Joseph Wershba, a pioneering
reporter and producer whose work on Edward R. Murrow's
series in the 1950s helped expose the McCarthy era's communist witch hunt and demonstrated the power of television, has died. He was 90.
Wershba, a two-time Emmy Award winner who was one of the original segment producers on
died Saturday of pneumonia at North Shore Hospital on
, said his wife,
In what became a more than 50-year career in broadcast and print journalism, Wershba joined CBS radio as a news writer in
in 1944 and later worked on Murrow's "Hear It Now" radio series before it moved to television in 1952 as
Wershba was the on-camera reporter and field producer on "The Case Against Lt. Milo Radulovich A0589839," a 1953 "See It Now" segment that demonstrated the excesses and dangers of Sen. Joseph McCarthy's anti-communist crusade and the effects of guilt by association.
The Detroit-born Radulovich, a
Reserve officer, was accused of being a security risk and stripped of his commission because of his "close and continuing relationship" with his father and sister.
His Yugoslavian immigrant father subscribed to a Serbian newspaper associated with an alleged communist front group, and his sister was a liberal activist who had demonstrated against a Detroit hotel that had refused a room to
, the singer and actor who was well known for his pro-Soviet views.
Wershba recalled in a 2004 article in Quill magazine that when "See It Now" executive producer Fred Friendly saw the footage of his interview with Radulovich, Friendly bellowed over the phone, "You're fired. I'm fired, Ed's fired, but we're going to turn out the greatest broadcast ever done on television!"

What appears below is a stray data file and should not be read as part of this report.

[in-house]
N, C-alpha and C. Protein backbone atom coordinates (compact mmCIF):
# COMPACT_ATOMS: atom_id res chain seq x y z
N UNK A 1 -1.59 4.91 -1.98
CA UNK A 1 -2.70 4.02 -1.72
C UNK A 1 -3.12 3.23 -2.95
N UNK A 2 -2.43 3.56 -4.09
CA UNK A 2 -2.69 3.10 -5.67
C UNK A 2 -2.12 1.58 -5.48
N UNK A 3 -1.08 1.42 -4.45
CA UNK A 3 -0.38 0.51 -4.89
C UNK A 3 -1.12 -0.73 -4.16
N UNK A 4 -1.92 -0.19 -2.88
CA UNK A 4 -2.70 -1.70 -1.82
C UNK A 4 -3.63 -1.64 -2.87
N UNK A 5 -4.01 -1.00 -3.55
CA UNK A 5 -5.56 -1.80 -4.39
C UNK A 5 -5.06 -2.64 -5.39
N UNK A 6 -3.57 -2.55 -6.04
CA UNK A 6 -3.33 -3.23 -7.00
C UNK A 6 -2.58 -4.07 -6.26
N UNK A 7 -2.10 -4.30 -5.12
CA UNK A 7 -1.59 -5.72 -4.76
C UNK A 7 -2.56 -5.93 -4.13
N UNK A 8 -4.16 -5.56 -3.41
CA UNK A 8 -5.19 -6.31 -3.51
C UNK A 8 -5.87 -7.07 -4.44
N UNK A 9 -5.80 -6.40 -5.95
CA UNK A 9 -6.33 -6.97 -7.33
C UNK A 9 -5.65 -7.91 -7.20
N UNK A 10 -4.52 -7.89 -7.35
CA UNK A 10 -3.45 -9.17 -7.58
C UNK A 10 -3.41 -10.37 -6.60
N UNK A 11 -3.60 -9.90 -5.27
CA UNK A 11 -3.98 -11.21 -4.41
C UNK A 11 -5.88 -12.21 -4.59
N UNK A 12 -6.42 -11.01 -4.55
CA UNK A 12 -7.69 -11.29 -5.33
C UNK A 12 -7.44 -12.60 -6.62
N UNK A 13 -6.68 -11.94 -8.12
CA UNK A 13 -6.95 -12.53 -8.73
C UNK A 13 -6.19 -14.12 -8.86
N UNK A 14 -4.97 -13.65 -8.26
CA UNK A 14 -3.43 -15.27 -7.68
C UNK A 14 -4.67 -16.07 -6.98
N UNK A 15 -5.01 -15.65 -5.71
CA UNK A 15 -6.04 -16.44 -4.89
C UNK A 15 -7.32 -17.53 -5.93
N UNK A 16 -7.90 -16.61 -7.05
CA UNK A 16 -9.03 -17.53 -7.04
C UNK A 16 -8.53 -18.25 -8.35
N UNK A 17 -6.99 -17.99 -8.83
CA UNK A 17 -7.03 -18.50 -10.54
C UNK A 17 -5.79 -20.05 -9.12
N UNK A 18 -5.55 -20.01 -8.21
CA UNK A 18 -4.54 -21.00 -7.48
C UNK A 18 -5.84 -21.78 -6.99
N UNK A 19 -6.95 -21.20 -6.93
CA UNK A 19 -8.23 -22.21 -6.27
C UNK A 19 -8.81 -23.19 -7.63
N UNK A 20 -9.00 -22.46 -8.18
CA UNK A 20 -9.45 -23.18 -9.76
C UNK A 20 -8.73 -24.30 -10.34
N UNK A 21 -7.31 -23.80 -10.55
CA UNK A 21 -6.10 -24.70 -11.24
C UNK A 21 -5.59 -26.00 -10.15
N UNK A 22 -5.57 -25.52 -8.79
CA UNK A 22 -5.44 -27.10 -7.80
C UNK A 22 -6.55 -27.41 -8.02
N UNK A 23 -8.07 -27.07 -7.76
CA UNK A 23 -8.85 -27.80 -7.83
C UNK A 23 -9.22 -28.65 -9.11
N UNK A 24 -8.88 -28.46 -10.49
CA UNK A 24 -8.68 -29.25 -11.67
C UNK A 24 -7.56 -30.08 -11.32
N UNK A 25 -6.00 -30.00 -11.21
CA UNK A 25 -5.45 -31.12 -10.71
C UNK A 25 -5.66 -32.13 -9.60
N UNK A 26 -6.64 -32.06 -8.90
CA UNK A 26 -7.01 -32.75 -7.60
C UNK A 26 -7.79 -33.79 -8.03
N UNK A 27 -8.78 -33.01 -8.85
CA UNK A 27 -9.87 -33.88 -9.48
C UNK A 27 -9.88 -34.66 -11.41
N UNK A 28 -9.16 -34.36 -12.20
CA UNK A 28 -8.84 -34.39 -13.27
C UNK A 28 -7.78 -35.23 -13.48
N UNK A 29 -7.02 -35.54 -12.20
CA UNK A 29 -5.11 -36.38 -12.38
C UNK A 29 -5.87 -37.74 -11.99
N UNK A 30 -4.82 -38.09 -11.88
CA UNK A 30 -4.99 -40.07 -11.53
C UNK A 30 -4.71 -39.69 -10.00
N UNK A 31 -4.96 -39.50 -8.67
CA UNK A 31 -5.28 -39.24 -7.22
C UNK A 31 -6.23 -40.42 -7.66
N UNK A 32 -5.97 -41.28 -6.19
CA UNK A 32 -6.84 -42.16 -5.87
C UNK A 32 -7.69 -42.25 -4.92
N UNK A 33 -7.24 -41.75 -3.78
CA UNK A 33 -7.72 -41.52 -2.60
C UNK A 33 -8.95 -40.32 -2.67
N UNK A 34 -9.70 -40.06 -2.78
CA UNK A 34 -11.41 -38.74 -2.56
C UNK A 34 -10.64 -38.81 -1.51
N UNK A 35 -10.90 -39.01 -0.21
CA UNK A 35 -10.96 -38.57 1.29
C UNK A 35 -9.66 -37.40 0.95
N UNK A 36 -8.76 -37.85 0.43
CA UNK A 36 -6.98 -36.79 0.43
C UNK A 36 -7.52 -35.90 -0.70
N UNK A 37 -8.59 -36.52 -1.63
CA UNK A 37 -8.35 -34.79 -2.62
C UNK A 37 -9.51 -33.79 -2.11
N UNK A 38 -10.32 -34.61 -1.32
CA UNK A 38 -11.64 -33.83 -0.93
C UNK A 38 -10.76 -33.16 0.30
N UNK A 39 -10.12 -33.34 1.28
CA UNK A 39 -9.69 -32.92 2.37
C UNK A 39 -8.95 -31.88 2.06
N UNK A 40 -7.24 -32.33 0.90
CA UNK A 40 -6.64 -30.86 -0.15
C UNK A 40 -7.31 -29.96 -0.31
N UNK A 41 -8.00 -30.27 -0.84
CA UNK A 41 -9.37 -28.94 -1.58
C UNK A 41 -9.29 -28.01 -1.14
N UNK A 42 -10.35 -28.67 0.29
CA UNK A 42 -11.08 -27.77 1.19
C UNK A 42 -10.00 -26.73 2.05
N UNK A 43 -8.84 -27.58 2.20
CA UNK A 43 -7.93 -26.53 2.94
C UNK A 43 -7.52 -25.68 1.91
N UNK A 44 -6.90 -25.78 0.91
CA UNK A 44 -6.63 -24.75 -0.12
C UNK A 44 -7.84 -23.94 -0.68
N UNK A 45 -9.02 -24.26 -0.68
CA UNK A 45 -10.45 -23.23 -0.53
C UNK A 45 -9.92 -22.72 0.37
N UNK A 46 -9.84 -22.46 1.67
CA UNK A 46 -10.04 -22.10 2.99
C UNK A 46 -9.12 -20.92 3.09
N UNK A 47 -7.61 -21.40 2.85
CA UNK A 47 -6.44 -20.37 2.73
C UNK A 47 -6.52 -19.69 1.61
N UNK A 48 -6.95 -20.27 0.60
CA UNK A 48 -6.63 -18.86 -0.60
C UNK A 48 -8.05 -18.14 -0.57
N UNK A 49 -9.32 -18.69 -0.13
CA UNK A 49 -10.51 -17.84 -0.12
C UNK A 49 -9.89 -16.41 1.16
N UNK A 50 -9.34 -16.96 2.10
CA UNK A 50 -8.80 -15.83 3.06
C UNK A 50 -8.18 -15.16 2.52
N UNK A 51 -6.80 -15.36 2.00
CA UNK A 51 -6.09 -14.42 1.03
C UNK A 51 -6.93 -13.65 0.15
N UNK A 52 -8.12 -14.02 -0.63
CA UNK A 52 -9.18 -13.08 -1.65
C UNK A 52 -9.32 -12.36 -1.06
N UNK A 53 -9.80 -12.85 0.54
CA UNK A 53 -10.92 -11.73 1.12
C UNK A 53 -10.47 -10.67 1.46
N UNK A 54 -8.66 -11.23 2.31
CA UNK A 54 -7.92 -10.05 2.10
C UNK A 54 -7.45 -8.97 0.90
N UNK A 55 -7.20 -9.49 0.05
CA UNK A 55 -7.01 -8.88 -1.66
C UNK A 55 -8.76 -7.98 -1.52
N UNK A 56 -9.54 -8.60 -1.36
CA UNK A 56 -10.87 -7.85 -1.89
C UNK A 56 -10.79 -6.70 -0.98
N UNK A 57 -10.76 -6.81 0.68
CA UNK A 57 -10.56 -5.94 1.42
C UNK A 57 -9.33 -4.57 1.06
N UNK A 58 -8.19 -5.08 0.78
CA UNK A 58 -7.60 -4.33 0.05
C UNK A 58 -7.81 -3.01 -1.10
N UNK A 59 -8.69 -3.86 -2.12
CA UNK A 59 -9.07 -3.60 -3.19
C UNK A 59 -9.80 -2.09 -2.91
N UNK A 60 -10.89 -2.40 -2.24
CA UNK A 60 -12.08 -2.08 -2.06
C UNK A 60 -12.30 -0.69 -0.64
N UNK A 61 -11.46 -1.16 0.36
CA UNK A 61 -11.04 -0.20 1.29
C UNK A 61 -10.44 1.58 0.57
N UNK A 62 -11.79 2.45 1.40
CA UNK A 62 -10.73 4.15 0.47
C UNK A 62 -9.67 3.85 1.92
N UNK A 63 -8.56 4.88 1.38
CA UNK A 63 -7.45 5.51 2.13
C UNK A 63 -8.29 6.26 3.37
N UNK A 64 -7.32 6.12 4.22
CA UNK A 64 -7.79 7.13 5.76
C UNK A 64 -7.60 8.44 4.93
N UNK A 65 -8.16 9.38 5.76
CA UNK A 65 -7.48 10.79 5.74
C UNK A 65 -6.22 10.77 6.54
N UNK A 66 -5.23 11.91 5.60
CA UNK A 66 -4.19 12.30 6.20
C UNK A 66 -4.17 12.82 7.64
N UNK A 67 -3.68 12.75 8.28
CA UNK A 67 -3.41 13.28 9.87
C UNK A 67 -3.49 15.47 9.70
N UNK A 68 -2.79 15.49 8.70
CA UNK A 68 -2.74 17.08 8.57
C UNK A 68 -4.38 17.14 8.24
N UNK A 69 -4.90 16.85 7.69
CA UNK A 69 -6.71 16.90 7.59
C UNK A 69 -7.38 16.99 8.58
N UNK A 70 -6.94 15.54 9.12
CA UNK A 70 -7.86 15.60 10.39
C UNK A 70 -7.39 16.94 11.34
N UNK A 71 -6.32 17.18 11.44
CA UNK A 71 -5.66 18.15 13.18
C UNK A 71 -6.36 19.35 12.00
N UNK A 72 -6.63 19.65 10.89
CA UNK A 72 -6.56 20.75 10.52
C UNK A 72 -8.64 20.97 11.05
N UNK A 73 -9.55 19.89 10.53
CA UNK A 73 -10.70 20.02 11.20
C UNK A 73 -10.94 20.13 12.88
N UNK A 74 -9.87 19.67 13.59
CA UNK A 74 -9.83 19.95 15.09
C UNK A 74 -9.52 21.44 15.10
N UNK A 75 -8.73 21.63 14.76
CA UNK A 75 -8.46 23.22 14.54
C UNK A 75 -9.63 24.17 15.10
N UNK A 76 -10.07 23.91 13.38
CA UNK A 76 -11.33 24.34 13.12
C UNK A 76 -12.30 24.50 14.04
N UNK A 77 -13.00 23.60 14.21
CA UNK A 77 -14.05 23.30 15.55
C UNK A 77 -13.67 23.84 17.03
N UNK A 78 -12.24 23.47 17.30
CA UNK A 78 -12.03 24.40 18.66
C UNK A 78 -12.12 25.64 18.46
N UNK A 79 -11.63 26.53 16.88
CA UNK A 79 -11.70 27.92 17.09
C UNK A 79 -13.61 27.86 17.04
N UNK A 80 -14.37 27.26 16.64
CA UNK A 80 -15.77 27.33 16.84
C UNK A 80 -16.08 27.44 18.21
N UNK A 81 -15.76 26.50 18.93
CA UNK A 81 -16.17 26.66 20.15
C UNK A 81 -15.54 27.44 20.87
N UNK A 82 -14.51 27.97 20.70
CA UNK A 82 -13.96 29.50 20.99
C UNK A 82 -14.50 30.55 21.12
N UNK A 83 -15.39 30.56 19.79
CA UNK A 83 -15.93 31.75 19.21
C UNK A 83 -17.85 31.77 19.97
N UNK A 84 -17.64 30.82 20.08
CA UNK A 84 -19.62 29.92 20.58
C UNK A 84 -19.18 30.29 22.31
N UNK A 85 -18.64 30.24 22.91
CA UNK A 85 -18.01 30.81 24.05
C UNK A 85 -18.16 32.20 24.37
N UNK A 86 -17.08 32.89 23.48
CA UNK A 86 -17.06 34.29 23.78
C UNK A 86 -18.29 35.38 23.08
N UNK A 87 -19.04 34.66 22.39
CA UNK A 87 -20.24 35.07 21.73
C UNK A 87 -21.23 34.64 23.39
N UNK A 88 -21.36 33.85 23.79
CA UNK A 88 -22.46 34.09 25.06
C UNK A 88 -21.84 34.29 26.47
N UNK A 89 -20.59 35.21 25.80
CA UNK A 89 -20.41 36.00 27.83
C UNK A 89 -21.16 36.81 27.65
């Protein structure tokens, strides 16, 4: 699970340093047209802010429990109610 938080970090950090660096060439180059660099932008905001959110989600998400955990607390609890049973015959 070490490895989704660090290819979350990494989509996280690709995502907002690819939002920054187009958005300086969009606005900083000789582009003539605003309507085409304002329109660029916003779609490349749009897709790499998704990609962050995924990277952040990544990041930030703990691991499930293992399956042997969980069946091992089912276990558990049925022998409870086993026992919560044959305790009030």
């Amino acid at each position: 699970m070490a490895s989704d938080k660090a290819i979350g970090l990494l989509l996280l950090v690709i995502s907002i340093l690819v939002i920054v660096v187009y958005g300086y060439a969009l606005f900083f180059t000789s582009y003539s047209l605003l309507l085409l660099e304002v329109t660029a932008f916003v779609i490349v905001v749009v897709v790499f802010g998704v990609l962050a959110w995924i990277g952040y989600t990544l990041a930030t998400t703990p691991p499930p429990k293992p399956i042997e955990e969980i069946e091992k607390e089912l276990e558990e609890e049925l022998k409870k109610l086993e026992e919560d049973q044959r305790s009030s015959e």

After the controversial segment aired, CBS and the show's sponsor,
, were inundated with thousands of letters from viewers expressing support for Radulovich, who soon was cleared by the Air Force and had his commission restored.
Wershba also worked on the famous
1954 "See It Now" broadcast in which, as Shirley Wershba said, Murrow "used the senator's own words to expose the tricks he used to create the Red Scare."
"We had no idea how the public was going to react," she told The Times on Monday. "But the public response was in favor of Murrow. They didn't realize what an evil man McCarthy was."
Recalling those two seminal "See It Now" broadcasts, "60 Minutes" correspondent
said "these were stories that transfixed the country."
"Joe, along with Murrow and a half dozen other people, embodied the idea of a responsible news division," Safer, who worked with Wershba on "60 Minutes," told The Times on Monday. "Those were legendary days for CBS News."
Murrow's battle with McCarthy was the subject of
the 2005 movie directed and co-written by
The Wershbas, who were interviewed by Clooney at their home
while he and co-writer
were working on the script, served as consultants on the film.
They also turned up as characters played by
after mentioning that they had met while working as news writers on the night shift at CBS and defied the network's anti-nepotism rule by marrying in 1948.
Wershba, whose early career at CBS included working with
on the network's TV affiliate in
, worked as a reporter and columnist at the New York Post from 1958 to 1964. While at the Post, he was nominated for
for his investigative report on
's early years in New York.
In 1964, he returned to CBS News as a producer and worked on
for "CBS Reports." When "60 Minutes" was launched in 1968, he became one of the six original segment producers.
During his 20 years with "60 Minutes," he won two
while working with Safer in the 1970s: for an investigation of the Gulf of Tonkin incident and for a profile of Jerusalem Mayor Teddy Kollek.
Wershba, who was born in
on Aug. 19, 1920, attended Brooklyn College, where he was editor of the campus newspaper, and served in
. After retiring from "60 Minutes" in 1988, he and his wife started a film production company.
In addition to his wife of 63 years, he is survived by his daughter, Randi Wershba-Kornreich; his son, Donald; his brother, Charles; and two granddaughters.